Kings defenseman Drew Doughty and forward Jeff Carter can expect roaring ovations when they’re introduced at the NHL All-Star game on Jan. 29 at Staples Center. But Ducks center Ryan Kesler, widely despised for his get-under-your-skin tenacity, is anticipating a different reception.
“An amazing one, I bet,” he said, knowing fans won’t shelve their hostility even when he plays alongside Doughty and Carter on the Pacific Division team.
Carter — who ranks second in the NHL with 22 goals — Doughty, Kesler and Ducks defenseman Cam Fowler were among 40 All-Star selections announced Tuesday by the NHL. The four captains were determined by fan voting. It will be Doughty’s third All-Star game and Carter’s second.
“To be able to play in our home city in front of our home fans, that will really make things special for me and my family,” Doughty said.
Competing at Staples Center also holds significance for Fowler because it was the site of the 2010 NHL entry draft, in which the Ducks chose him 12th. “You can kind of see things come full circle there,” he said.
Repeating last season’s entertaining experiment, the event will feature a three-on-three tournament in which teams from each division will meet in mini-games of two 10-minutes halves. The winners will face off in the final. The Pacific Division defeated the Central and Atlantic divisions to prevail at Nashville last January.
The coaches were determined by which team had the highest points percentage in their respective divisions as the season hit the halfway point Tuesday. They are Montreal’s Michel Therrien (Atlantic), Columbus’ John Tortorella (Metropolitan), Minnesota’s Bruce Boudreau (Central), and San Jose’s Peter DeBoer (Pacific).
The captains will be Pittsburgh center Sidney Crosby (Metropolitan), Montreal goaltender Carey Price (Atlantic), Edmonton forward and NHL scoring leader Connor McDavid (Pacific) and Nashville defenseman P.K. Subban (Central). Each team will have six forwards, three defensemen and two goalies.
Many familiar names were announced Tuesday, including Crosby, who leads the NHL with 26 goals, and teammate Evgeni Malkin; Chicago Blackhawks center Jonathan Toews, who’s having a subpar season but will join teammates Patrick Kane, Corey Crawford and Duncan Keith; Washington Capitals forward Alex Ovechkin, who has 999 career points, and Montreal defenseman Shea Weber, chosen for his sixth All-Star game.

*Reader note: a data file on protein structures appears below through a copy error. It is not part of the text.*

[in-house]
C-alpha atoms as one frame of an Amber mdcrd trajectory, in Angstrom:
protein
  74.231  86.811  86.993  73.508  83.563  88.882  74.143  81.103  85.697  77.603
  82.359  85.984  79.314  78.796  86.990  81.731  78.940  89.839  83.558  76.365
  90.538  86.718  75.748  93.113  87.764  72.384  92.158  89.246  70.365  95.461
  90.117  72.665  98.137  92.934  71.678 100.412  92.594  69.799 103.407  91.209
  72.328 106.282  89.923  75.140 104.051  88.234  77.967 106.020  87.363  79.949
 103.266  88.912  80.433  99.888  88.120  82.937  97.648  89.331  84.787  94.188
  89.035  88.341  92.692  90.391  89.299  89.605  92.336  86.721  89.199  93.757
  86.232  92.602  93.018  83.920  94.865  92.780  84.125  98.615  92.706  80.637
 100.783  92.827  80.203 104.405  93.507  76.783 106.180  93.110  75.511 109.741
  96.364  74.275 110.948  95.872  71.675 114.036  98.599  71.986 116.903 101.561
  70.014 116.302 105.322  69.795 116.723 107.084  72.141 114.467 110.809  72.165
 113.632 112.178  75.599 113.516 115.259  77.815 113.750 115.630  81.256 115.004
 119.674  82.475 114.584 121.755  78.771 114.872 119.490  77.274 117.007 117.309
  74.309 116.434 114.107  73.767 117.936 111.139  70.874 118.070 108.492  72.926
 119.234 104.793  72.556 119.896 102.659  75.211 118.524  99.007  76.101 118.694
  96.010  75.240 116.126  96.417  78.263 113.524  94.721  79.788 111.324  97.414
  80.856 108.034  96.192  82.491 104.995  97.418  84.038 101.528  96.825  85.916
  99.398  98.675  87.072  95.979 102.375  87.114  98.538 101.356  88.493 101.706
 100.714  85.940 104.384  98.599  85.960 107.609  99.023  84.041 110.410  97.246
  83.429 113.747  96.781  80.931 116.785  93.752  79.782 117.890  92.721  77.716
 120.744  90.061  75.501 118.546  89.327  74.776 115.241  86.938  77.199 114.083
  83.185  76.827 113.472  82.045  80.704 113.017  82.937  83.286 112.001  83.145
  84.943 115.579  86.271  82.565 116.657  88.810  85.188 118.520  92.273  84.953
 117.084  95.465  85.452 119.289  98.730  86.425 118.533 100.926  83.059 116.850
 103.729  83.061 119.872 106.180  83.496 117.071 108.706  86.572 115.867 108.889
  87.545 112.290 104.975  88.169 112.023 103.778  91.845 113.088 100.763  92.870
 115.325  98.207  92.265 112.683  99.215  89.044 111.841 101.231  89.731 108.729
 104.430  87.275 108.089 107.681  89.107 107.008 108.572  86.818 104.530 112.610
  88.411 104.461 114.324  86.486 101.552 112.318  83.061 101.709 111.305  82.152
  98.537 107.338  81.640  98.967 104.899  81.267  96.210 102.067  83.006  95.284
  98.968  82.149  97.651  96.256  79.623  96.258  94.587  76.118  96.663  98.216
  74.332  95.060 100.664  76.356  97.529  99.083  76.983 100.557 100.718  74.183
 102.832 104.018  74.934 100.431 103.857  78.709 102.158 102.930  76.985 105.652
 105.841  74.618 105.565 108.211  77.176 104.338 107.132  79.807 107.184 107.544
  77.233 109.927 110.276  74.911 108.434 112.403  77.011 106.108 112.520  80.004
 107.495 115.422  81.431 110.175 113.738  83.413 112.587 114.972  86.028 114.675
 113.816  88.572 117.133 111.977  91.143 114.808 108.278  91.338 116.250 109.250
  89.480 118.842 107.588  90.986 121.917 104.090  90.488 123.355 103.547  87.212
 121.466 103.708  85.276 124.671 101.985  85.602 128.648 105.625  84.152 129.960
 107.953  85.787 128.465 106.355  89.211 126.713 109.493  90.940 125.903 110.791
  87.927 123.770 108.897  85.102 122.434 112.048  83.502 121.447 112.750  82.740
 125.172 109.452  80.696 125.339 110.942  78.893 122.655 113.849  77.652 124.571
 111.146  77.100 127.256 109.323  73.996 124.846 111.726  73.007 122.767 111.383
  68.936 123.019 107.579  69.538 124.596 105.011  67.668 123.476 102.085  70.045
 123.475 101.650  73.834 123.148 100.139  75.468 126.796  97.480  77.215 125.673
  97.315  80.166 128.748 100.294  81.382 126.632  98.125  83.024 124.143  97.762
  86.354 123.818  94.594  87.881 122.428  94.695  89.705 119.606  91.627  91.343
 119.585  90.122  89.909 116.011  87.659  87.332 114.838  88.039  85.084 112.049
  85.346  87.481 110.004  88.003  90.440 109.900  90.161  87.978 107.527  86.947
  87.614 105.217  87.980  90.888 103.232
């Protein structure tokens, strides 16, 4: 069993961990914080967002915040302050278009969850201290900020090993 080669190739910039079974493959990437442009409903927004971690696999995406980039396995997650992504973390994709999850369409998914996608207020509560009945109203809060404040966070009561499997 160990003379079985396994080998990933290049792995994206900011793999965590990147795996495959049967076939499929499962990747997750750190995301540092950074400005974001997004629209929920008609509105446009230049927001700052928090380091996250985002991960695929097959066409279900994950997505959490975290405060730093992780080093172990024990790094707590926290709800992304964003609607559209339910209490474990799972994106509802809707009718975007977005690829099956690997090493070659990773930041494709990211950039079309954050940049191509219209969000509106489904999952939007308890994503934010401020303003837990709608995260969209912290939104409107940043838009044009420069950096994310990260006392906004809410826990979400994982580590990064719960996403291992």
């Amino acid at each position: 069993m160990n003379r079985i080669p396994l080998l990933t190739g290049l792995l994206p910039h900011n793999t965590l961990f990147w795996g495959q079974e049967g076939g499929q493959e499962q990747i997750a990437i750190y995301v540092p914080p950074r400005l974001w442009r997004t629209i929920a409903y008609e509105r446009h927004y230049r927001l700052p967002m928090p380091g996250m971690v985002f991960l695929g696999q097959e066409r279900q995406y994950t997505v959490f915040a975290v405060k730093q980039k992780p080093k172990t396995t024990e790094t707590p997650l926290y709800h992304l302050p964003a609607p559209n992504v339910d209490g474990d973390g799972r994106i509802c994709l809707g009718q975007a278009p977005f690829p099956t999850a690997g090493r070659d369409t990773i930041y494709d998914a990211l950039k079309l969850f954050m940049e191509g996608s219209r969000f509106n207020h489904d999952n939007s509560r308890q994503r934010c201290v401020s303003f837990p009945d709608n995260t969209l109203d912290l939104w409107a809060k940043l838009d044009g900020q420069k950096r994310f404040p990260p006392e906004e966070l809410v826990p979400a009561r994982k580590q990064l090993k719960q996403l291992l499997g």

Other selections reflected the NHL’s youth movement. Notable were Edmonton’s McDavid, who will be 20 on Friday, 18-year-old rookie Patrik Laine of Winnipeg, who scored 21 goals before being sidelined by a concussion, defenseman Seth Jones, 22, of the league-leading Columbus Blue Jackets, and 19-year-old forward Auston Matthews of the Toronto Maple Leafs. He shares the rookie lead in goals with Laine and is second in points among rookies with 35.
Because all 30 teams must be represented, some worthy players were snubbed. Goalie Peter Budaj, who has saved the Kings’ season since Jonathan Quick was injured, would have been a good pick, but the Pacific goalie spots went to a deserving Martin Jones of San Jose and to Mike Smith, the Arizona Coyotes’ lone selection.
Nor was there room for Columbus forward Cam Atkinson, who reached the 20-goal mark Tuesday, or prolific Blackhawks forward Artemi Panarin.
But Doughty, Carter, Kesler and Fowler were strong choices. Kesler, especially, excelled in collecting 16 goals and 35 points in 42 games and has combined with Andrew Cogliano and Jakob Silfverberg to form a formidable two-way line.
Kesler, 32, considers his play vindication of the much-questioned six-year, $41.25-million contract the Ducks gave him in July of 2015.
“That gets me going,” he said. “Ever since I signed that contract, I want to prove people wrong. You try not to hear it but you hear what people say, and I think that motivates me every year to come back and prove that I’m not quote-unquote over the hill.”